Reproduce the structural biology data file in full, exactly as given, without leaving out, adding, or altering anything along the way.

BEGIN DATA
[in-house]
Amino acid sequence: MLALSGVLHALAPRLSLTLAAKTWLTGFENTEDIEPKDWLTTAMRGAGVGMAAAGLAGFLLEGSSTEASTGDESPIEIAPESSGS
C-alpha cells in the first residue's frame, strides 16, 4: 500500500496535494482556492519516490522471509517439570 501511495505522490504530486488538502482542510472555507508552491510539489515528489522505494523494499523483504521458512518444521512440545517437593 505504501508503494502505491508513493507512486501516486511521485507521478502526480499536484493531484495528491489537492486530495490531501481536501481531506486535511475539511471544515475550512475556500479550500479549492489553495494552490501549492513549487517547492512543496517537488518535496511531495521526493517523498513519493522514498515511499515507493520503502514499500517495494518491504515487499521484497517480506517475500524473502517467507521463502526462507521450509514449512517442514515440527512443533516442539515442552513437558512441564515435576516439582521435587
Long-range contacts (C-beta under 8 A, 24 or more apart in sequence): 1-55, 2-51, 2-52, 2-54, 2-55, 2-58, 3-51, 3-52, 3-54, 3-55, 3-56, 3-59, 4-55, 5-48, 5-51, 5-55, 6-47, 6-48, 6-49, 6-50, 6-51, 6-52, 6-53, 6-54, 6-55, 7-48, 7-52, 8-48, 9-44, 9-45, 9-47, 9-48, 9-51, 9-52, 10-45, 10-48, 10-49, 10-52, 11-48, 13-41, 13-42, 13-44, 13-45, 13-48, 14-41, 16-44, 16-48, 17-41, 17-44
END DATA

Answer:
[in-house]
Amino acid sequence: MLALSGVLHALAPRLSLTLAAKTWLTGFENTEDIEPKDWLTTAMRGAGVGMAAAGLAGFLLEGSSTEASTGDESPIEIAPESSGS
C-alpha cells in the first residue's frame, strides 16, 4: 500500500496535494482556492519516490522471509517439570 501511495505522490504530486488538502482542510472555507508552491510539489515528489522505494523494499523483504521458512518444521512440545517437593 505504501508503494502505491508513493507512486501516486511521485507521478502526480499536484493531484495528491489537492486530495490531501481536501481531506486535511475539511471544515475550512475556500479550500479549492489553495494552490501549492513549487517547492512543496517537488518535496511531495521526493517523498513519493522514498515511499515507493520503502514499500517495494518491504515487499521484497517480506517475500524473502517467507521463502526462507521450509514449512517442514515440527512443533516442539515442552513437558512441564515435576516439582521435587
Long-range contacts (C-beta under 8 A, 24 or more apart in sequence): 1-55, 2-51, 2-52, 2-54, 2-55, 2-58, 3-51, 3-52, 3-54, 3-55, 3-56, 3-59, 4-55, 5-48, 5-51, 5-55, 6-47, 6-48, 6-49, 6-50, 6-51, 6-52, 6-53, 6-54, 6-55, 7-48, 7-52, 8-48, 9-44, 9-45, 9-47, 9-48, 9-51, 9-52, 10-45, 10-48, 10-49, 10-52, 11-48, 13-41, 13-42, 13-44, 13-45, 13-48, 14-41, 16-44, 16-48, 17-41, 17-44